Winter for the writer: Anne Carson and ancient blindness

While I was in Las Vegas last weekend I picked up a copy of Anne Carson’s first collection of poetry, Short Talks. The Brick Books edition has an introduction by Margaret Christakos, who clearly understands the breadth of Carson’s work. Christakos points out to the reader the themes of winter landscapes in Short Talks, the use of reflection and light as tropes and what those might have to do with snow and ice and growing up in Ontario, as Carson did. In Carson’s poetry, things are always refracting and shifting, light is capricious — seeing is not believing, as sight is flawed in ways that we don’t always understand. In “Short Talk on Homo Sapiens” she writes “In every story comes a point where I can see no further. I hate that point. It is why they call storytellers blind — a taunt.”

The ‘blind storyteller’ archetype began in Greek legend both with the blind prophet Tiresias and with Homer, who, most sources agree, was blind. This storied blindness is often associated with some kind of special ‘other’ sight, like sight into the future, or sight into people’s souls. By not seeing the surface-level world around them, these storytellers can see the truth. 

This classic blindness/sight is so appropriate to Carson, the translator of ancient Greek, the thoroughbred classicist, the woman who grew up, as Christakos says, in the place where “the entire world’s most ancient water was found, in 2013, gushing from deep-mining boreholes 2.4 miles beneath [the ground].” She is the epitome of what people mean when they call somebody ‘an old soul.’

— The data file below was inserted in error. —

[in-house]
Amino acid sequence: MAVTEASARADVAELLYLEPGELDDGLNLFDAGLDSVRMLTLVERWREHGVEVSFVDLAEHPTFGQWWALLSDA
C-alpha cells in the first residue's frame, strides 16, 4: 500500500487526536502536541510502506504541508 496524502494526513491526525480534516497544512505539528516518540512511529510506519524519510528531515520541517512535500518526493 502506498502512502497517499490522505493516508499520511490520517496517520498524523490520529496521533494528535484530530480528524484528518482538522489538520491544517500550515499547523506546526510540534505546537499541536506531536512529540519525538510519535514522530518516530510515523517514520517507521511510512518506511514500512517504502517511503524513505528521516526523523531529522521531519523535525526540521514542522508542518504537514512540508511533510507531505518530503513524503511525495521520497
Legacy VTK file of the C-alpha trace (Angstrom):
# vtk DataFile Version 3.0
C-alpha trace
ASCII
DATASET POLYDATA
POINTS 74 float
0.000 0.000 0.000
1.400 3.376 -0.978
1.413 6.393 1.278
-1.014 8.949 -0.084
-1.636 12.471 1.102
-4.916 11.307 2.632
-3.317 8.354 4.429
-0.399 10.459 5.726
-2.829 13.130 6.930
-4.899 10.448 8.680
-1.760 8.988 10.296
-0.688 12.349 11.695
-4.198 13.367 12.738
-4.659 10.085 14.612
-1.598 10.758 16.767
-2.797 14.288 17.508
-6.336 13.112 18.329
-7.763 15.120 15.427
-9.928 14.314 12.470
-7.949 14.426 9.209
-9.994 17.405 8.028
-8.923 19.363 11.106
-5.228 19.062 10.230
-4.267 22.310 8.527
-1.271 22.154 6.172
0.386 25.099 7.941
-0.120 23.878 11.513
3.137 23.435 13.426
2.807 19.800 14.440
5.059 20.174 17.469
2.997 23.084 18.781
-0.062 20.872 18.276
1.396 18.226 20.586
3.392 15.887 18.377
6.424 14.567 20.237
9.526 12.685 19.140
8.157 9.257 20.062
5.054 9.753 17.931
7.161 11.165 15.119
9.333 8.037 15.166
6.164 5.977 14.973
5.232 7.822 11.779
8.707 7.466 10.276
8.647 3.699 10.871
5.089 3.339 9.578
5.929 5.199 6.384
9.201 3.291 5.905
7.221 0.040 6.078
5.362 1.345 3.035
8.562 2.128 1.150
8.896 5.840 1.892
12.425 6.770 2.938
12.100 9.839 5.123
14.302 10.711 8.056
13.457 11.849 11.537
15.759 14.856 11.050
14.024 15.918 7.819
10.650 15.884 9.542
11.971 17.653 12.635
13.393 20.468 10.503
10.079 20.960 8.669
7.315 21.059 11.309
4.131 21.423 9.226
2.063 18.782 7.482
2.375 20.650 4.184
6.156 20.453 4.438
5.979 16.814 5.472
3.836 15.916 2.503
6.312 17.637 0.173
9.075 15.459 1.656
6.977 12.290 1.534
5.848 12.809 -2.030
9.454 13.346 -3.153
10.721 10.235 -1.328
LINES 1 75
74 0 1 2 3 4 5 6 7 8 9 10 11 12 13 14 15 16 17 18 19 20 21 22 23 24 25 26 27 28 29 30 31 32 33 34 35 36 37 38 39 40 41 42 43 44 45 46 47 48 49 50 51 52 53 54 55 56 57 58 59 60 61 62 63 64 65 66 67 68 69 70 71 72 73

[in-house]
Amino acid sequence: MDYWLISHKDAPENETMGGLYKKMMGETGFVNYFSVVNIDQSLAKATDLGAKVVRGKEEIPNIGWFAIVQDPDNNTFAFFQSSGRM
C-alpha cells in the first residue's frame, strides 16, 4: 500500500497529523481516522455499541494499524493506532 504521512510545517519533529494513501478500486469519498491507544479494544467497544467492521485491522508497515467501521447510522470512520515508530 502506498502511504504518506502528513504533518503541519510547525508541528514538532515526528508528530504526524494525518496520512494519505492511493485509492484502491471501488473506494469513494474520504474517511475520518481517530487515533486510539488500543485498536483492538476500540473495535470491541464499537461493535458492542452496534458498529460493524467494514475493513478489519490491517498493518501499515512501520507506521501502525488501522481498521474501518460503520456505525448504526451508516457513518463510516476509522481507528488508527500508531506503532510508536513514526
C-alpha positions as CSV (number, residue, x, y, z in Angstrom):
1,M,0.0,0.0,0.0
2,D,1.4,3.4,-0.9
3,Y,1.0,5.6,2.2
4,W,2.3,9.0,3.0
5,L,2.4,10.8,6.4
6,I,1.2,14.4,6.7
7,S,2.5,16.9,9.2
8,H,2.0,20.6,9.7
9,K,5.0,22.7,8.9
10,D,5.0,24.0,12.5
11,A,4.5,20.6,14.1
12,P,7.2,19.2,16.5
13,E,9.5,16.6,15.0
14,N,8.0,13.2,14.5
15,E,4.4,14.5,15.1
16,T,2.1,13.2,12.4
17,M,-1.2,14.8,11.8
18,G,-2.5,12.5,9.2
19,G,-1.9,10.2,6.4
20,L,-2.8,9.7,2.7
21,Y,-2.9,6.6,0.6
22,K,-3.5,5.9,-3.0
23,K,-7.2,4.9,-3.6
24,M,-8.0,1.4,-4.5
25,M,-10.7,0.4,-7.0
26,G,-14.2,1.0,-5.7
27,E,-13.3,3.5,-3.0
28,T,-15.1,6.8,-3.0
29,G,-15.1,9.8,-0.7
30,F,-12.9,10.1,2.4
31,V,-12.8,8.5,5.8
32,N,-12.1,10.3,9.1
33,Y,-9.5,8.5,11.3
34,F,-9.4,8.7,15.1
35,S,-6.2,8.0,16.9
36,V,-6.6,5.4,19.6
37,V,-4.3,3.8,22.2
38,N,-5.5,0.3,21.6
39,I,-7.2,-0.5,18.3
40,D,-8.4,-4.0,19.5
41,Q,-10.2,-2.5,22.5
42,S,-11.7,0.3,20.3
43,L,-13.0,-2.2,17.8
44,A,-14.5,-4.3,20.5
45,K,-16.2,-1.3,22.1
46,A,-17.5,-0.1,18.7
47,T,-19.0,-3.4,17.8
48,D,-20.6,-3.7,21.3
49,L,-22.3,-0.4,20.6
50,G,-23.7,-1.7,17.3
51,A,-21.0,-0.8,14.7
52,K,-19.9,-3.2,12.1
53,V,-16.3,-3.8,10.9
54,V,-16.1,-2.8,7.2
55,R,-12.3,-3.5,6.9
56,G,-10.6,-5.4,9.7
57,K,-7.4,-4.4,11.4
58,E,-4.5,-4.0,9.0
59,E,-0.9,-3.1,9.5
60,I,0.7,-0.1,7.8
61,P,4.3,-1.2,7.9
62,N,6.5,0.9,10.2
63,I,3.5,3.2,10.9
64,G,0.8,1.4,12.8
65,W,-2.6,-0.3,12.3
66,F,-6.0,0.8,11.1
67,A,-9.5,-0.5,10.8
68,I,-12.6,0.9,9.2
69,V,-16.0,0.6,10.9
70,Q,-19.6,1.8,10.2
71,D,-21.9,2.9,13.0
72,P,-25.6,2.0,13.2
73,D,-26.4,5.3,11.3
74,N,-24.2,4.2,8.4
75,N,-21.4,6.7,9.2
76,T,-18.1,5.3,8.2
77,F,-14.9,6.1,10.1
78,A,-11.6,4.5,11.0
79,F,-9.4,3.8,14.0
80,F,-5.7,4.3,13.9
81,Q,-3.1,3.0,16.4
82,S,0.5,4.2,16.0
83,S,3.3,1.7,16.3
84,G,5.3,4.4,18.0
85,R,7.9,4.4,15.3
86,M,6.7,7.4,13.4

Throughout the introduction, Christakos describes her own situation: looking out the window as she writes this piece, also in Ontario, at the fields “[p]aralyzed with ice” (Carson, Glass, Irony and God). Between herself and Carson a narrative is woven of the solitary writer, the stuck-inside-during-a-snowstorm kind of solitary. It is a romantic image, but not entirely an appealing one.

It seems appropriate that on the day I started reading this book, it snowed for the first time this winter in Albuquerque. I did not have the reaction one is supposed to have at first snow: it’s supposed to be exciting, magical. Instead I complained to friends. I hate the winter, always have. I inevitably catch every cold that goes around, and I get seasonal depression that can keep me in bed all day. The genius shut-in trope does not apply to me one bit — I atrophy in solitude, I become a mess, I have difficulty finding motivation. The lone genius, shutting out the world to better focus, is perhaps a good archetype for Anne Carson, and for Margaret Christakos. But it has never worked for me. I am a very social writer. I need noise, energy, people around me to focus. I need dialogue before I set pen to paper: all of my ideas are refined — and some of them born — in conversation with friends.

An often-ignored detail of the Tiresias story is that, as wise as he was, he depended on a young boy to lead him around with a hand on his shoulder. If I have any magical, writerly sight, it is not that I see things clearer in the reflection of the snow and ice. I see things the most clearly in other people.


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